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Ed Snider, RIP

Ed Snider, RIP

2 Mins
April 11, 2016

Ed Snider died Monday, April 11, 2016, after a long battle with cancer.

Ed first made his mark in the sports business in 1966 when he founded the Philadelphia Flyers. Five years later he bought out the Spectrum arena, and then created Spectacor as a management company to oversee the Flyers and Spectrum. Over the next 20 years, Spectacor grew to be a national force in sports and entertainment. He was elected to the Hockey Hall of Fame in 1988. In 1996, Ed merged Spectacor with Comcast Corporation to form Comcast-Spectacor, which operated sports teams, stadiums, a cable channel, and much more.

At The Atlas Society’s 50th anniversary celebration of Atlas Shrugged in 2007, Ed gave a wonderful talk about his start in business, reading the novel and then meeting Ayn Rand to discuss a project to promote her ideas on campuses. Brief as it was, the talk was elegant, funny, and moving.

Ed was instrumental in starting the Ayn Rand Institute in 1985. After I founded The Atlas Society, he joined our board in 1995 and served until 2009. His impact was enormous; in addition to his major financial support he contributed his business acumen to board decisions.

Ed invested philanthropically in many other causes and organizations in education, health research, the Simon Wiesenthal Center, to name just a few.

Ed had the patrician look and bearing (without the character flaws) of Gail Wynand in The Fountainhead. But he was open and interested in people from all walks of life. On a visit to his office once, we went for lunch to a local diner. On the way out, a Flyers fan approached him to challenge a call in a recent hockey game. Ed must have heard that kind of thing endlessly, but he engaged the man with courtesy and thanked him.

Our world, and the world at large, has lost a truly great man.

View Part 2 of Ed Snider's speech.

David Kelley


David Kelley

David Kelley is the founder of The Atlas Society. A professional philosopher, teacher, and best-selling author, he has been a leading proponent of Objectivism for more than 25 years.

David Kelley Ph.D
About the author:
David Kelley Ph.D

David Kelley founded The Atlas Society (TAS) in 1990 and served as Executive Director through 2016. In addition, as Chief Intellectual Officer, he was responsible for overseeing the content produced by the organization: articles, videos, talks at conferences, etc.. Retired from TAS in 2018, he remains active in TAS projects and continues to serve on the Board of Trustees.

Kelley is a professional philosopher, teacher, and writer. After earning a Ph.D. in philosophy from Princeton University in 1975, he joined the philosophy department of Vassar College, where he taught a wide variety of courses at all levels. He has also taught philosophy at Brandeis University and lectured frequently on other campuses.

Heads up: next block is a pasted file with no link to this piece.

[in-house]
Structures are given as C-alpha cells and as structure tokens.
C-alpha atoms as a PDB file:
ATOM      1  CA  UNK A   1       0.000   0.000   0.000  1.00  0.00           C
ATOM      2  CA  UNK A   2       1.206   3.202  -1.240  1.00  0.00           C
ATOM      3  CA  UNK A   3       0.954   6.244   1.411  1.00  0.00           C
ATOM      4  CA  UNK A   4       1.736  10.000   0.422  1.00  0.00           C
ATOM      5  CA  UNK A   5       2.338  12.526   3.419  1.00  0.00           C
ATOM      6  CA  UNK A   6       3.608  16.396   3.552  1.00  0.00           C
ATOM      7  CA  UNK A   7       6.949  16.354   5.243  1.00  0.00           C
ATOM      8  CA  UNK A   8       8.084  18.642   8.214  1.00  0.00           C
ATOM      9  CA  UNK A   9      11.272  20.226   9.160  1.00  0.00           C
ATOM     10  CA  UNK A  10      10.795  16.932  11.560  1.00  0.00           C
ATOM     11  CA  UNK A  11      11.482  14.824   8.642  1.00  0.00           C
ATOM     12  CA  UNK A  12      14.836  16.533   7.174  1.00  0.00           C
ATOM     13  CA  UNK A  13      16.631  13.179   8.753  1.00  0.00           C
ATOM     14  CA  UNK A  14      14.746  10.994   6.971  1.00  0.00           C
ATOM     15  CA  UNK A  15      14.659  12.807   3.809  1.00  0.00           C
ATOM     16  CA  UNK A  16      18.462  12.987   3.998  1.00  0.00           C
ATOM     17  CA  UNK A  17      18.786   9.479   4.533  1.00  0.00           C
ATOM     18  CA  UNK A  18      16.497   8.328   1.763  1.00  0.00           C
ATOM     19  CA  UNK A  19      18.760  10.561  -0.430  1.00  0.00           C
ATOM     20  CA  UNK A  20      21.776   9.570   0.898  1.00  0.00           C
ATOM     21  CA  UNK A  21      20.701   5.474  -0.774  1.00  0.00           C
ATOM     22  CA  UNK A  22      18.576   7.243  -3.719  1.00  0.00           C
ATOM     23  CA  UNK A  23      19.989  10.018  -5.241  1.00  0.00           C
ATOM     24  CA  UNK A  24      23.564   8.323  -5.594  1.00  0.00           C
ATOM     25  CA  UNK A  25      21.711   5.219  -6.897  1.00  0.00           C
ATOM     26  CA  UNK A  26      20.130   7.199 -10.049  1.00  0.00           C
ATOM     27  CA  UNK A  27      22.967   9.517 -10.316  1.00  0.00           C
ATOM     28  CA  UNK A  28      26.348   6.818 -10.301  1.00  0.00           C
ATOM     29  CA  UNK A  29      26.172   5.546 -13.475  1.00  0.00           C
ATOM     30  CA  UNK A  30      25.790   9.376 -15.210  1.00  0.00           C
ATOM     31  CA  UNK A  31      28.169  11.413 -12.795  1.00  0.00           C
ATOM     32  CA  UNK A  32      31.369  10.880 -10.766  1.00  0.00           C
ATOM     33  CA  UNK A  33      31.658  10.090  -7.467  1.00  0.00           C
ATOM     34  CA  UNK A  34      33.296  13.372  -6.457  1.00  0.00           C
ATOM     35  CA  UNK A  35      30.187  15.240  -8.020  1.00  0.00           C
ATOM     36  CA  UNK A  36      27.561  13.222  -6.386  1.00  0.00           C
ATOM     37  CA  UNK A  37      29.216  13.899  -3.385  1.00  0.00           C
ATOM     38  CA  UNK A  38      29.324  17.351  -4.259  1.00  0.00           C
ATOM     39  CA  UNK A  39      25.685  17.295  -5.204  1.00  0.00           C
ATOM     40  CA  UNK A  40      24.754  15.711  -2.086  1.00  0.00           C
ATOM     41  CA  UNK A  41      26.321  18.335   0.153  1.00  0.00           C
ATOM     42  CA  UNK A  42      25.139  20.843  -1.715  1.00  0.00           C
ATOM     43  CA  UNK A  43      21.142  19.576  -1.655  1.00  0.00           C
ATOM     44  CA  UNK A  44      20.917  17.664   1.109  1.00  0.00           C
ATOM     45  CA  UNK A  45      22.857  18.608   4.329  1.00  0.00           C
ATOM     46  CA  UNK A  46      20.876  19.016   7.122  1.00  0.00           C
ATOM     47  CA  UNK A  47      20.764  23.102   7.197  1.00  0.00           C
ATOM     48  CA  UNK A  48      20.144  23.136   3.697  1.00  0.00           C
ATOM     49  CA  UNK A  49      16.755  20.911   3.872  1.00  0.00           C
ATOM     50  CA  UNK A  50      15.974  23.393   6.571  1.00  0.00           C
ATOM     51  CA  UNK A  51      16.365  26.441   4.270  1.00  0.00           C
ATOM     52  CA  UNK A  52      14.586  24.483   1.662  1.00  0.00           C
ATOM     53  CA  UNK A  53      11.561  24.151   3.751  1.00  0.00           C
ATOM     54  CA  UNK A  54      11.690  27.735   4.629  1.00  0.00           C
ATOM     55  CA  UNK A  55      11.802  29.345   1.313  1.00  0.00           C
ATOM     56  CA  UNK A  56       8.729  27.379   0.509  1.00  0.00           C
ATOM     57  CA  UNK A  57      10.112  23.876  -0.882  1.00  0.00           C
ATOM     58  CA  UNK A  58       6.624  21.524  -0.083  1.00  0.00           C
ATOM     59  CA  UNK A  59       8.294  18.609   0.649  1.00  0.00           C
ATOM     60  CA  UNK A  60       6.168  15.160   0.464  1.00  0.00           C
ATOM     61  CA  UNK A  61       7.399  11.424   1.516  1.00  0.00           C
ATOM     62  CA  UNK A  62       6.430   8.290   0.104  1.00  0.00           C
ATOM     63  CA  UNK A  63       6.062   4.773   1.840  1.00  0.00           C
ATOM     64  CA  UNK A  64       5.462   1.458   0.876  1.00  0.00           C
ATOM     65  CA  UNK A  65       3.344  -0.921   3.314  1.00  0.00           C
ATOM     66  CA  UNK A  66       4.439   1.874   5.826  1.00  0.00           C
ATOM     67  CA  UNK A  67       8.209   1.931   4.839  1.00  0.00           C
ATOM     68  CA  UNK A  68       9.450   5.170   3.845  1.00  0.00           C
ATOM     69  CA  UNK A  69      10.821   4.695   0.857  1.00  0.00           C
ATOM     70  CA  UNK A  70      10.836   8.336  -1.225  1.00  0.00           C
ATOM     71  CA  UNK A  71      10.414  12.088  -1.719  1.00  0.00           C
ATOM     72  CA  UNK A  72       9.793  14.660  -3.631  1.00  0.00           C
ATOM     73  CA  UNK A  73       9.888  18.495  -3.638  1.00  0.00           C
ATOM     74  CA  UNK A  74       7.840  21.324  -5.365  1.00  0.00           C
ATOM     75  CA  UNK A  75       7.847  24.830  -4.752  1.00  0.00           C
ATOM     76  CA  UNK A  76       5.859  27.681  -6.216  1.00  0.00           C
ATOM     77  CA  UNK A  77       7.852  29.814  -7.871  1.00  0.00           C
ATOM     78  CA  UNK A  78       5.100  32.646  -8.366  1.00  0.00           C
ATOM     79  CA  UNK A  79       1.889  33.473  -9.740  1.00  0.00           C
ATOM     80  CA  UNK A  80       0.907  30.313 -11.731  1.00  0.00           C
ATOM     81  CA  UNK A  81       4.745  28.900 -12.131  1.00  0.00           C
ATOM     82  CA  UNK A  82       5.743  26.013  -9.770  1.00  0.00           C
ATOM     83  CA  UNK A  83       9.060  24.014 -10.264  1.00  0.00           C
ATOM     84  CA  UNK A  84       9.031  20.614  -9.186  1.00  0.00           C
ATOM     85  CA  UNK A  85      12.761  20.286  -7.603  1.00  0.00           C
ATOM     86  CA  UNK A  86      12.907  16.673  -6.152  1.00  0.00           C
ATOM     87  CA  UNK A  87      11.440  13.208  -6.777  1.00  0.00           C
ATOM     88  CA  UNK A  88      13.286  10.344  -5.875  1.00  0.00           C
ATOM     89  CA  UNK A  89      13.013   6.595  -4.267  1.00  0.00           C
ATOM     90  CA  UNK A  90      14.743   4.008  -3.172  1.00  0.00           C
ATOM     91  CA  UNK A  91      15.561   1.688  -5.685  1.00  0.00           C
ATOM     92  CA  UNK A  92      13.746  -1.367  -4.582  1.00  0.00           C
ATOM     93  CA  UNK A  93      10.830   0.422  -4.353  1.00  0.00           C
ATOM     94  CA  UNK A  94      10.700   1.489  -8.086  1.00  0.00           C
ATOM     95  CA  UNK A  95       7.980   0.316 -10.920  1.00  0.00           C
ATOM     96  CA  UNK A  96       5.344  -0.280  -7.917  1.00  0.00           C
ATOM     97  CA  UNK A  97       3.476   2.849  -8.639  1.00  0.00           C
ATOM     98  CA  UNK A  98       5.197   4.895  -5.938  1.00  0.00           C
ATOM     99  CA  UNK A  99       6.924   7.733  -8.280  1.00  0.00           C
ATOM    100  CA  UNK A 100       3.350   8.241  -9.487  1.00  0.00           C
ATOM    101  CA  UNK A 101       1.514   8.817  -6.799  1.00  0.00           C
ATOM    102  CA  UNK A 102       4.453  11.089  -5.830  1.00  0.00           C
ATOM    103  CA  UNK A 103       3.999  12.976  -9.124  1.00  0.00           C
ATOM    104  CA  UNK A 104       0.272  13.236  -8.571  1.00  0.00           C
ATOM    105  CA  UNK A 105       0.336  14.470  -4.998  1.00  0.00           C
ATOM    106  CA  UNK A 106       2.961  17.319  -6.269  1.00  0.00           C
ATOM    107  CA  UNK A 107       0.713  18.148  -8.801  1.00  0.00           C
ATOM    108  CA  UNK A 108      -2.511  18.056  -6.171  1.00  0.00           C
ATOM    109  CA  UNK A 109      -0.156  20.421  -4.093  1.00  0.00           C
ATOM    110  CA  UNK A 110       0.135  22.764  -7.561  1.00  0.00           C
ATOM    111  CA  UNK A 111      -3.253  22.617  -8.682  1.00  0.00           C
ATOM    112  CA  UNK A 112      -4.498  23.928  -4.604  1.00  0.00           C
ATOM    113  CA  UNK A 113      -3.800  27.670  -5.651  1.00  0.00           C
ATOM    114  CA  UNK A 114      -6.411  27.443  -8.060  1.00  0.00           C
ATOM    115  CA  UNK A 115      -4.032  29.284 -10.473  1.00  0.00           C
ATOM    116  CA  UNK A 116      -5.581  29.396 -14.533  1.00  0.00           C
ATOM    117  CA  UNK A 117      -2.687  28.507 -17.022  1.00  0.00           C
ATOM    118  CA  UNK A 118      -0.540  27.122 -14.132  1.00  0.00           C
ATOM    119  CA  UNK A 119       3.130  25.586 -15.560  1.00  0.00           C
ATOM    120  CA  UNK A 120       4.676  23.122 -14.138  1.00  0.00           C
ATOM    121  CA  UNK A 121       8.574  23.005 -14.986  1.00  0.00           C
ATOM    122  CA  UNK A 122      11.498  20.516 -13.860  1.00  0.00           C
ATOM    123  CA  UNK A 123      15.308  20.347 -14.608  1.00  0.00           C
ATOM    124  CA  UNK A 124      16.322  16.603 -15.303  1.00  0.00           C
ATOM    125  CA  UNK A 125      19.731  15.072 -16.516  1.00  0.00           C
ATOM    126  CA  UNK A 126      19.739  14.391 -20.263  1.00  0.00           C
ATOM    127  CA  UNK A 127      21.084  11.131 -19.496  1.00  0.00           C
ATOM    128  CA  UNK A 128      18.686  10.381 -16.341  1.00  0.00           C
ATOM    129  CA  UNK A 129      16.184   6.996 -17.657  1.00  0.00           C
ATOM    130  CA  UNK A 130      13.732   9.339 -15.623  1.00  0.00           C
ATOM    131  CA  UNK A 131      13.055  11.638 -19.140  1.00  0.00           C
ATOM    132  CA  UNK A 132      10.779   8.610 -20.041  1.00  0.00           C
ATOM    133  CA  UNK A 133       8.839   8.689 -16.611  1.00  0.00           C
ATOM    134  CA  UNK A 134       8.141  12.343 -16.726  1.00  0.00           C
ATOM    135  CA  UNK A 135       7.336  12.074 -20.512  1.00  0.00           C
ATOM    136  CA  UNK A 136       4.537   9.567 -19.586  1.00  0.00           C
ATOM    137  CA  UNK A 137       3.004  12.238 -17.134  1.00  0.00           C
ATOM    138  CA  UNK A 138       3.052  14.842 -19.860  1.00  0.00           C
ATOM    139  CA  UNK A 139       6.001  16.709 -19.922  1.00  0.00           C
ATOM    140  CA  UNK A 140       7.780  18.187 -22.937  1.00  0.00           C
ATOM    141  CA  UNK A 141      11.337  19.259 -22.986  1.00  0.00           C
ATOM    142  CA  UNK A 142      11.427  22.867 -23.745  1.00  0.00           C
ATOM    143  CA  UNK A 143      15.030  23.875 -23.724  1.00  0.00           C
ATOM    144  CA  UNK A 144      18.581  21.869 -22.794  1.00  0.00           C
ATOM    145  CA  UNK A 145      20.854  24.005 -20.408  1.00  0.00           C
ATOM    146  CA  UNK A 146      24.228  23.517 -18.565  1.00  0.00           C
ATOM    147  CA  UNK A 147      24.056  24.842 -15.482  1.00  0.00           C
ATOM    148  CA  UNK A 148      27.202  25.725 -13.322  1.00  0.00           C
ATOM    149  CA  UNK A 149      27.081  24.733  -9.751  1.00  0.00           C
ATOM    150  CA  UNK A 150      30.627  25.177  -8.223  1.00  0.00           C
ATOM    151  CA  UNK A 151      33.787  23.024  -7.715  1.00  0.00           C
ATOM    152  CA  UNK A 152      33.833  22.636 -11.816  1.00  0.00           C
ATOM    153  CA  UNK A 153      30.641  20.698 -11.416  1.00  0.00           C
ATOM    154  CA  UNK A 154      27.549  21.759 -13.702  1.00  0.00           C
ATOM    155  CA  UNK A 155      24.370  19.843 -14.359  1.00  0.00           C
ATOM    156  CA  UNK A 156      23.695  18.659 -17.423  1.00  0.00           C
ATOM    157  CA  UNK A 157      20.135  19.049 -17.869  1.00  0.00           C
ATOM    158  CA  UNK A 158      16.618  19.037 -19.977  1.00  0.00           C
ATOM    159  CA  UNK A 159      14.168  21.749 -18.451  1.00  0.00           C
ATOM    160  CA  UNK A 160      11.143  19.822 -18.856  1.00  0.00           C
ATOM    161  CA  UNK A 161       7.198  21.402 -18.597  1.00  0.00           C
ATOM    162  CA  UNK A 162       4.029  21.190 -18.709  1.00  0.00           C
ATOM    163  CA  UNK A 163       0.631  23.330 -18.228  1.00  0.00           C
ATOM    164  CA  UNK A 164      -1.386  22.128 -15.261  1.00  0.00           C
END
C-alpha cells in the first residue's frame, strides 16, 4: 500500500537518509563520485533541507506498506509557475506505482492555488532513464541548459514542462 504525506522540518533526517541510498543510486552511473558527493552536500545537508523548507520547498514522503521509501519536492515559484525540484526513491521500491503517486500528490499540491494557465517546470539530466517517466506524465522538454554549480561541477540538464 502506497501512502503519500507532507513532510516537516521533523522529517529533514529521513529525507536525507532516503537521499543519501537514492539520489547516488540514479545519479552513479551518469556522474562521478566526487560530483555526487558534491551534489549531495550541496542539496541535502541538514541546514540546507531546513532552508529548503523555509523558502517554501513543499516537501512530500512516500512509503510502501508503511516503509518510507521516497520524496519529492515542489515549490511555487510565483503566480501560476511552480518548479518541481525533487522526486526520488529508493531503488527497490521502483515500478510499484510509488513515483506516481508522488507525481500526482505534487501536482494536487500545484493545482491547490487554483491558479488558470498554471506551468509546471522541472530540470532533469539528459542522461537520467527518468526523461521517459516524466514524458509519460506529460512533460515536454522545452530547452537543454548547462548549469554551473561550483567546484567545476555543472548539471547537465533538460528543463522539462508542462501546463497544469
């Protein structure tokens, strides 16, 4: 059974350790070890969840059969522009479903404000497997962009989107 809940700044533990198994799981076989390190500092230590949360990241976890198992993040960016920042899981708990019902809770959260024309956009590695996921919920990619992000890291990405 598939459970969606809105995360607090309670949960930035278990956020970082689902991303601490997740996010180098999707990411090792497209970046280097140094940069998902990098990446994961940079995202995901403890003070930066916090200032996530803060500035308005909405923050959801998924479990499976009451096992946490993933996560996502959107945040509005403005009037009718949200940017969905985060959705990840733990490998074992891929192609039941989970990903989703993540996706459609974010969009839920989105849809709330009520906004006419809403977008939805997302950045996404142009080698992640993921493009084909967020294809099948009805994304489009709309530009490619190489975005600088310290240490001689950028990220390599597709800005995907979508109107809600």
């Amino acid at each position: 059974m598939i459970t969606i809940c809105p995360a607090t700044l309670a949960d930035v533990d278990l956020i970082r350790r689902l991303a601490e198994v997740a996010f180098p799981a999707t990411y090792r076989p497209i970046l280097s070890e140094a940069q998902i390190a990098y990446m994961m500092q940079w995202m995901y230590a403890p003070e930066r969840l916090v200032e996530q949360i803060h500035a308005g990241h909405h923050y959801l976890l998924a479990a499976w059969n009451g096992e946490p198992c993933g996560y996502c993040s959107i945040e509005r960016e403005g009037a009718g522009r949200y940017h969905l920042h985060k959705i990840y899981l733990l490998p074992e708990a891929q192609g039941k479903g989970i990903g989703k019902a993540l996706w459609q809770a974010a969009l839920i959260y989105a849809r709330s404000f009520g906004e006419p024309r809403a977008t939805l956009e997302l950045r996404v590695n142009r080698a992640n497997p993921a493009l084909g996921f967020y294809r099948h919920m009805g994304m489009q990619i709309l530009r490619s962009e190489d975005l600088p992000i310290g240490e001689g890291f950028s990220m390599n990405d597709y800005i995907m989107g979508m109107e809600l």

Kelley's philosophical writings include original works in ethics, epistemology, and politics, many of them developing Objectivist ideas in new depth and new directions. He is the author of The Evidence of the Senses, a treatise in epistemology; Truth and Toleration in Objectivism, on issues in the Objectivist movement; Unrugged Individualism: The Selfish Basis of Benevolence; and The Art of Reasoning, a widely used textbook for introductory logic, now in its 5th edition.

Kelley has lectured and published on a wide range of political and cultural topics. His articles on social issues and public policy have appeared in Harpers, The Sciences, Reason, Harvard Business Review, The Freeman, On Principle, and elsewhere. During the 1980s, he wrote frequently for Barrons Financial and Business Magazine on such issues as egalitarianism, immigration, minimum wage laws, and Social Security.

His book A Life of One’s Own: Individual Rights and the Welfare State is a critique of the moral premises of the welfare state and defense of private alternatives that preserve individual autonomy, responsibility, and dignity. His appearance on John Stossel’s ABC/TV special "Greed" in 1998 stirred a national debate on the ethics of capitalism.

An internationally-recognized expert on Objectivism, he has lectured widely on Ayn Rand, her ideas, and her works. He was a consultant to the film adaptation of Atlas Shrugged, and editor of Atlas Shrugged: The Novel, the Films, the Philosophy.


Major Work (selected):

Concepts and Natures: A Commentary on The Realist Turn (by Douglas B. Rasmussen and Douglas J. Den Uyl),” Reason Papers 42, no. 1, (Summer 2021); This review of a recent book includes a deep dive into the ontology and epistemology of concepts.

The Foundations of Knowledge. Six lectures on the Objectivist epistemology.

The Primacy of Existence” and “The Epistemology of Perception,” The Jefferson School, San Diego, July 1985

Universals and Induction,” two lectures at GKRH conferences, Dallas and Ann Arbor, March 1989

Skepticism,” York University, Toronto, 1987

The Nature of Free Will,” two lectures at The Portland Institute, October 1986

The Party of Modernity,” Cato Policy Report, May/June 2003;and Navigator, Nov 2003; A widely cited article on the cultural divisions among pre-modern, modern (Enlightenment) and postmodern views.

"I Don't Have To" (IOS Journal, Volume 6, Number 1, April 1996) and “I Can and I Will” (The New Individualist, Fall/Winter 2011); Companion pieces on making real the control we have over our lives as individuals.

Work and Achievement
Ayn Rand's Ideas and Influence